Teensy Benefits and Drawbacks

As with any microcontroller, the Teensy has some niche uses and areas in which it excels as well as some things it may not be as good for. Here’s a basic overview of that.

  • Compatible with the more common Arduino IDE
  • Very small footprint, as the name implies
  • Powerful 180 MHz ARM Cortex-M4 with floating point unit
  • Easy to use code loader with automatic mode
  • Direct USB connection for improved efficiency
  • MicroSD card slot
  • May be awkward soldering on headers because of proximity to main processor
  • Teensy 3.6, specifically, is only 3.3V tolerant
  • Shares some of Arduino’s software limitations because it takes directly from Arduino IDE

Teensy vs Arduino – Buyer’s Guide

Which is better overall?

When it comes down to the battle of Arduino vs Teensy, it’s important to take into account all of the pros and cons of each. That being said, it becomes fairly clear when directly comparing the two that the Teensy is, in the end, the overall better option.

This is for a multitude of reasons, the most major of which is the simple fact that Teensy was designed from the get-go to be, essentially, a better Arduino. It is compatible with Arduino, meaning you can code for it in the exact same way, but it improves upon a lot of the drawbacks therein.

Another major area in which the Teensy excels when compared to Arduino is its sheer power. By using a 180 MHz ARM Cortex-M4 with floating point unit rather than an ATmega328 or similar processor, the Teensy is simply capable of more than the Arduino Uno, Micro, or Nano.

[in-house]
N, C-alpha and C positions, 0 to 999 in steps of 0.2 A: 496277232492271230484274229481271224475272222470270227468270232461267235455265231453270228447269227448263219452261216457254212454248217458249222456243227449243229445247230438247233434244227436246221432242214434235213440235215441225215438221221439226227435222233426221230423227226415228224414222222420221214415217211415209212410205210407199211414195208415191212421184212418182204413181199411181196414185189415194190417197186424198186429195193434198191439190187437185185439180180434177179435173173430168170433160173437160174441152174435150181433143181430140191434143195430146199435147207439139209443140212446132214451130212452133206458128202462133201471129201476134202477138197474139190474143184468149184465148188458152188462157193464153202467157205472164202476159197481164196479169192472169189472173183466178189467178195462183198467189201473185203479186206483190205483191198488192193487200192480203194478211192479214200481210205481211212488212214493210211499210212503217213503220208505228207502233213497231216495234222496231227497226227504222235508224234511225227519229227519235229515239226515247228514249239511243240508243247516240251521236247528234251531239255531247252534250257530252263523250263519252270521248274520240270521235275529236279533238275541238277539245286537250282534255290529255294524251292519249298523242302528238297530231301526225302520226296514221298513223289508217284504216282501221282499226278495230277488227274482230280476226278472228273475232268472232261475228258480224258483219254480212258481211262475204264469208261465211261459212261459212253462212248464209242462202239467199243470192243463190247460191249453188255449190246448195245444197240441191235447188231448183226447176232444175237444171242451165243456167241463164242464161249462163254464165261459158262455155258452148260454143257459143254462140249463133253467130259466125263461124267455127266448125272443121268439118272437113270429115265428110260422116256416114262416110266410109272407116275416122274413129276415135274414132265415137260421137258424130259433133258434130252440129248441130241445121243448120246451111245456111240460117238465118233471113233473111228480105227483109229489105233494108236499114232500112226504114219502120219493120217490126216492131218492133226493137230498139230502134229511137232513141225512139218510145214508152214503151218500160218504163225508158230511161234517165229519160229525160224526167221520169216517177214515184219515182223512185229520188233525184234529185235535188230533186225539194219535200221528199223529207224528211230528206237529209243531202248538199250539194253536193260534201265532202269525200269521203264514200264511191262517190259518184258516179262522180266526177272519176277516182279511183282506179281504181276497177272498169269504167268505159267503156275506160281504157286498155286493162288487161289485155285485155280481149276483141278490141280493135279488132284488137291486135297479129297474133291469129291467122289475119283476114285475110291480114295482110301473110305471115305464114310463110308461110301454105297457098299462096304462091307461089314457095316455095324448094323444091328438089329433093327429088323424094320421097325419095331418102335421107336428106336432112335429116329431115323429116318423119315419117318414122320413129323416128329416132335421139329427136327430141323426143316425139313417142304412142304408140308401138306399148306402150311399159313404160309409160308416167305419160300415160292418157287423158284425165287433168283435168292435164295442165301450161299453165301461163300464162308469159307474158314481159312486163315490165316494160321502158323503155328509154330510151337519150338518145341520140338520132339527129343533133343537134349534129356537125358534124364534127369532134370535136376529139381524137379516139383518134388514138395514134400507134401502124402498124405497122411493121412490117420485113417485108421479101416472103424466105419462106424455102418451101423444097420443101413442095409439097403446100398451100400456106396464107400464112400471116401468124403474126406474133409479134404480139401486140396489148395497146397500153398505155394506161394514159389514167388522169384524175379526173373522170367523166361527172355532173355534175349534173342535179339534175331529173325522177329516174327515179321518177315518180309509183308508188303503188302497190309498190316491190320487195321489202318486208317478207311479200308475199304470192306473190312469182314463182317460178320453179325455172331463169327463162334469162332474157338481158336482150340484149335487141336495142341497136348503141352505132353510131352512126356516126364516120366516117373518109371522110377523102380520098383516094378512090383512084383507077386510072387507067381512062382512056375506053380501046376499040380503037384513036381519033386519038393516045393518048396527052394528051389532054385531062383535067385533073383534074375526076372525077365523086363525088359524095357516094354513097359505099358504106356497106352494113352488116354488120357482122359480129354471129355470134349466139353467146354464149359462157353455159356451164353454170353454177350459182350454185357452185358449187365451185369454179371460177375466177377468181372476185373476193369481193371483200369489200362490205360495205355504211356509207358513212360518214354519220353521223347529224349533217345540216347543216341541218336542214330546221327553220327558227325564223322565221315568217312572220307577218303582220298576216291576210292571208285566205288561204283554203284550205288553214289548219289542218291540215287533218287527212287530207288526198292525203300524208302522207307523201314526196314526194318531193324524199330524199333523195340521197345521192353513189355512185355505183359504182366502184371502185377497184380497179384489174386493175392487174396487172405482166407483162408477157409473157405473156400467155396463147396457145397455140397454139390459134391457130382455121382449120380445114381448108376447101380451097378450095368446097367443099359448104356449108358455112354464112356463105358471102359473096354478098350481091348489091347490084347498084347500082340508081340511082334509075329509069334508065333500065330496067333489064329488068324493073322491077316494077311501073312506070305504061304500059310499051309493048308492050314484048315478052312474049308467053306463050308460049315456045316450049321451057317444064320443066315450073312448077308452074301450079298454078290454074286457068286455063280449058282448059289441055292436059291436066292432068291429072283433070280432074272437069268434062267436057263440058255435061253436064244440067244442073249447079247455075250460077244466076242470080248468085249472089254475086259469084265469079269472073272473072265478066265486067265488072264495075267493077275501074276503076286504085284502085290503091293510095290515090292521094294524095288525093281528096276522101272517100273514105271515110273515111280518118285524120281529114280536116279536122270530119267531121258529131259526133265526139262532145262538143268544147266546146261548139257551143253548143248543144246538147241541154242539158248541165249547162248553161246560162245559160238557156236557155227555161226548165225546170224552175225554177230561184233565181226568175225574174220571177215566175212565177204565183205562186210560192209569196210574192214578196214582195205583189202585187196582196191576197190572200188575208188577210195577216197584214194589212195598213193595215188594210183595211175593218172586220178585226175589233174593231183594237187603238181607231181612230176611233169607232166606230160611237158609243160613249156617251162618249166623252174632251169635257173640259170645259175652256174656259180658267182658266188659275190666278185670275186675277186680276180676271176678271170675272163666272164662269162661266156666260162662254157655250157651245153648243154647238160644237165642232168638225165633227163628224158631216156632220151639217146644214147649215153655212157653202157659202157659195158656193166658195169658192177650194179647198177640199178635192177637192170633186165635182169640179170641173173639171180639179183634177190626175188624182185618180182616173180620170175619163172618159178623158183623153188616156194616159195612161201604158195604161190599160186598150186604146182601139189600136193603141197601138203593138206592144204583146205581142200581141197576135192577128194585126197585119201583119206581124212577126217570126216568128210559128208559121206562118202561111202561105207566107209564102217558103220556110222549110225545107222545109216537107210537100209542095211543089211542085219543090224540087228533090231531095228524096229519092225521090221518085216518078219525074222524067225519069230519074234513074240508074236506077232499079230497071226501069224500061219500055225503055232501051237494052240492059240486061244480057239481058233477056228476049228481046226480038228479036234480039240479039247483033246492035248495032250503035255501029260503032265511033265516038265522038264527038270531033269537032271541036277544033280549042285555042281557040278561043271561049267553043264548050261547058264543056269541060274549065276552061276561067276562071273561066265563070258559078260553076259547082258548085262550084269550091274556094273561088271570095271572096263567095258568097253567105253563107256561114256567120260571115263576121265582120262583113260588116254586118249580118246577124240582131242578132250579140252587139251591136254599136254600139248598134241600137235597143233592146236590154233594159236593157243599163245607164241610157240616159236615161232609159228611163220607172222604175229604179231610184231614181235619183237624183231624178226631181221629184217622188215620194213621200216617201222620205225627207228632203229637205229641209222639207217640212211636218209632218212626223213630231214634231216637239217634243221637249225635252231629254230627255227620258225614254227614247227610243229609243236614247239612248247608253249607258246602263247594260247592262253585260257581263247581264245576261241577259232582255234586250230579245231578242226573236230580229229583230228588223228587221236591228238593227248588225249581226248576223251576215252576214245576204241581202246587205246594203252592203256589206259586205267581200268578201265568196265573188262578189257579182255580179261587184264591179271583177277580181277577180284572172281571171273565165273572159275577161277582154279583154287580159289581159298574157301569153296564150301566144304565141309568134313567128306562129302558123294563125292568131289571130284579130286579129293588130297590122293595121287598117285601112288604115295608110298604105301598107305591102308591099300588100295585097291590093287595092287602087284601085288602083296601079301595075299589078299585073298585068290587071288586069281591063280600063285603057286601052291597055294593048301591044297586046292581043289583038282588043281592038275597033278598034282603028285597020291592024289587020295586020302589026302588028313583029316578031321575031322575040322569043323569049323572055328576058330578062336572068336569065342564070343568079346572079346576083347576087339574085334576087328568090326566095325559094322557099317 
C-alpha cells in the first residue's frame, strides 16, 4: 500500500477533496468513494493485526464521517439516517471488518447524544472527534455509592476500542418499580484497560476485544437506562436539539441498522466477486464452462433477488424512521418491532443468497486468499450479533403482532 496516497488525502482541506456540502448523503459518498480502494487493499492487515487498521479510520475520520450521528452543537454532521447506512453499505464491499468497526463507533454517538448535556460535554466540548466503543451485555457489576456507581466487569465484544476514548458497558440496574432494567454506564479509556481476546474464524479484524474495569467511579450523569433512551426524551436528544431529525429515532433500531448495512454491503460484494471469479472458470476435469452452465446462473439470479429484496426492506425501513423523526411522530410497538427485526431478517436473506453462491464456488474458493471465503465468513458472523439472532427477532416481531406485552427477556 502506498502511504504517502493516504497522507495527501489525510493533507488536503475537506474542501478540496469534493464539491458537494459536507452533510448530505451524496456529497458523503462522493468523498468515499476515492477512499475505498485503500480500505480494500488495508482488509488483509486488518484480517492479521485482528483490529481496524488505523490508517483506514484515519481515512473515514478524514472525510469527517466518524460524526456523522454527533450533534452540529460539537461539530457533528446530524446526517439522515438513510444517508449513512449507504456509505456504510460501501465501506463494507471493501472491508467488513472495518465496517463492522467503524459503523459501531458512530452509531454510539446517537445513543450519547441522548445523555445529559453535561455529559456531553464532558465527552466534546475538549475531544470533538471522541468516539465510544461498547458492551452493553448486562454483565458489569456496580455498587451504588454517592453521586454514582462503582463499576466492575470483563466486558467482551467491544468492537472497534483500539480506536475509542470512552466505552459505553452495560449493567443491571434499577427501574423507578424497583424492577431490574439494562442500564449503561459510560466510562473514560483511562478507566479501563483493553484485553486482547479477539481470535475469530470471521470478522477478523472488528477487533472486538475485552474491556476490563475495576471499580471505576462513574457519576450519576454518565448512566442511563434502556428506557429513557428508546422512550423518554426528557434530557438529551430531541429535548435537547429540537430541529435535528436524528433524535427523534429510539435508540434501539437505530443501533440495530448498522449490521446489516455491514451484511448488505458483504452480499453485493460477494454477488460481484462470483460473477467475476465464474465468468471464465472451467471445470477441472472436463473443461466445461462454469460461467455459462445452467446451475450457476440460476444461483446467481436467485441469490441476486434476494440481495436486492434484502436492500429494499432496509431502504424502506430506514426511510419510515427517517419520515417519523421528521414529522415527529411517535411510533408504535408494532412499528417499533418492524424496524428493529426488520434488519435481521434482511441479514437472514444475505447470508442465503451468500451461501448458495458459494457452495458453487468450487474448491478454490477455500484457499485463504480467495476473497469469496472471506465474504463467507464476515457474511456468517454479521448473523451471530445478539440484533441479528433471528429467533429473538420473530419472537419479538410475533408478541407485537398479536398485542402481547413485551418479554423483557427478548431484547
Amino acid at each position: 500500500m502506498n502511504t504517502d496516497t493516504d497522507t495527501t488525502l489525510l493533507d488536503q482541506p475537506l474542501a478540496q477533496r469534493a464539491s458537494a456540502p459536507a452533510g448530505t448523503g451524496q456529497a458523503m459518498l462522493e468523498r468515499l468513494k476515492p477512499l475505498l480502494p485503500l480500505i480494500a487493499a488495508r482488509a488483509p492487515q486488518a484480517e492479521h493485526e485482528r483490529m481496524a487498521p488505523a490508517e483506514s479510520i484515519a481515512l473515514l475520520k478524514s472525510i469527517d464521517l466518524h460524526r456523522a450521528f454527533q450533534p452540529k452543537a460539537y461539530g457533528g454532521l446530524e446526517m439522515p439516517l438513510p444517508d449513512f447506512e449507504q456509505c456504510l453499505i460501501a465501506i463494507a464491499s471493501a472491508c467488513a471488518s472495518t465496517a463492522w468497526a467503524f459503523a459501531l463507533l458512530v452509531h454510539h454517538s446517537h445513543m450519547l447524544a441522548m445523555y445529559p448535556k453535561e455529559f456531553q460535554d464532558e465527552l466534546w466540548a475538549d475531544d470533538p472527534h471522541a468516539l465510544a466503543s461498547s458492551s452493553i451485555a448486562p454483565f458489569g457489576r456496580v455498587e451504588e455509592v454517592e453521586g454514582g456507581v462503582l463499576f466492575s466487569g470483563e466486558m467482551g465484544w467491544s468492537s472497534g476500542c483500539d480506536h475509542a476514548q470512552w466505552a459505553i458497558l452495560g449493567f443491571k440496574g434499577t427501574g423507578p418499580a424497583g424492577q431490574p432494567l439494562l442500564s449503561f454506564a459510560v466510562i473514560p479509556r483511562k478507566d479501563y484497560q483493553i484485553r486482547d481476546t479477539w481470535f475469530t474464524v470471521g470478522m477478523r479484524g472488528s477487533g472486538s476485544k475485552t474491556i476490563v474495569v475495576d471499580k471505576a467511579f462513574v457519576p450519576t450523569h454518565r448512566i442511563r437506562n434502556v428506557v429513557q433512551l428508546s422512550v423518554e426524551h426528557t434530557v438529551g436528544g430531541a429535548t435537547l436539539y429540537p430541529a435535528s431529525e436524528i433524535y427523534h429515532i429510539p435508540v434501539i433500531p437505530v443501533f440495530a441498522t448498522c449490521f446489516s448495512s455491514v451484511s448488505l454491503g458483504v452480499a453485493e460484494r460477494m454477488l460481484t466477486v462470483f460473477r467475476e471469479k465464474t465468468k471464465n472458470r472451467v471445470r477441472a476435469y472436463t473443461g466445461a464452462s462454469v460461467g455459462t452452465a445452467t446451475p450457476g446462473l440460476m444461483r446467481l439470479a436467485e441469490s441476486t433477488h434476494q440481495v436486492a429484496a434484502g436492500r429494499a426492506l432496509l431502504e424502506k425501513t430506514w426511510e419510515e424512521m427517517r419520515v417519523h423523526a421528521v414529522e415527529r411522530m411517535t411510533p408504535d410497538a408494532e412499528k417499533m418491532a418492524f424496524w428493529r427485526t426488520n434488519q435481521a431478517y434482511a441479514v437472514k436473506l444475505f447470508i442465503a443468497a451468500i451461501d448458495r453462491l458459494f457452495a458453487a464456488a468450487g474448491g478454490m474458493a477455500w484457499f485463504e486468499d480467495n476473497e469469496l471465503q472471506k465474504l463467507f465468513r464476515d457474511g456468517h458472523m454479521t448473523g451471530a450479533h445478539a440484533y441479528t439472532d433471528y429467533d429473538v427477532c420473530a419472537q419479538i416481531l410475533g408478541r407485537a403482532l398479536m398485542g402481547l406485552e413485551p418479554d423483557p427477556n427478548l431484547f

Which is best for robotics: Teensy vs Arduino Nano, Micro, Uno?

Overall, the Teensy is also better than the Arduino Uno, Micro, or Nano for robotics. This is due to its small form factor, capable processor, processing speed, and it has more than enough I/Os for most projects.

Which is best for beginners: Teensy vs Arduino Uno?

When it comes to beginners, the Arduino actually wins out. The Arduino Uno, in particular, is a fantastic choice for those just getting started.

This is because of its simplicity. It provides everything one would need for a very basic project and they have wonderful starter kits that allow people to get a basic understanding of programming a microcontroller. Teensy, on the other hand, builds off of the Arduino IDE.


Every microcontroller has its advantages and drawbacks. Many of them excel in particular areas or were designed with specific uses in mind.

Such is true of the multitude of Arduino boards there are in the market and, as you can see, there are significant differences even between similar Arduino boards such as the Uno, Micro, and Nano.

That being said, sometimes something comes along that is simply an upgrade to that which already exists. In the case of Arduino, that is, essentially, what the Teensy is.

Paul Stoffregen took the best parts of Arduino and the more advanced ARM microcontrollers alike, combining them with easy-to-use software to create the Teensy. Now, even the Teensy has multiple iterations.

There are a great many microcontrollers out there, but it is important to know what you’re choosing and what you’re choosing the microcontroller for. That could be the difference between picking up an Arduino Uno for a beginner and hunting down the right Teensy microcontroller for your next great prototype.

Damon Coleman

Entrepreneur, robotics fan. I have a Diploma in Technical Education, interested in robotics. My favorite platforms are Arduino and Raspberry Pi. Welcome to the world of robotics!

Leave a Reply

Your email address will not be published. Required fields are marked *

Related Articles

Back to top button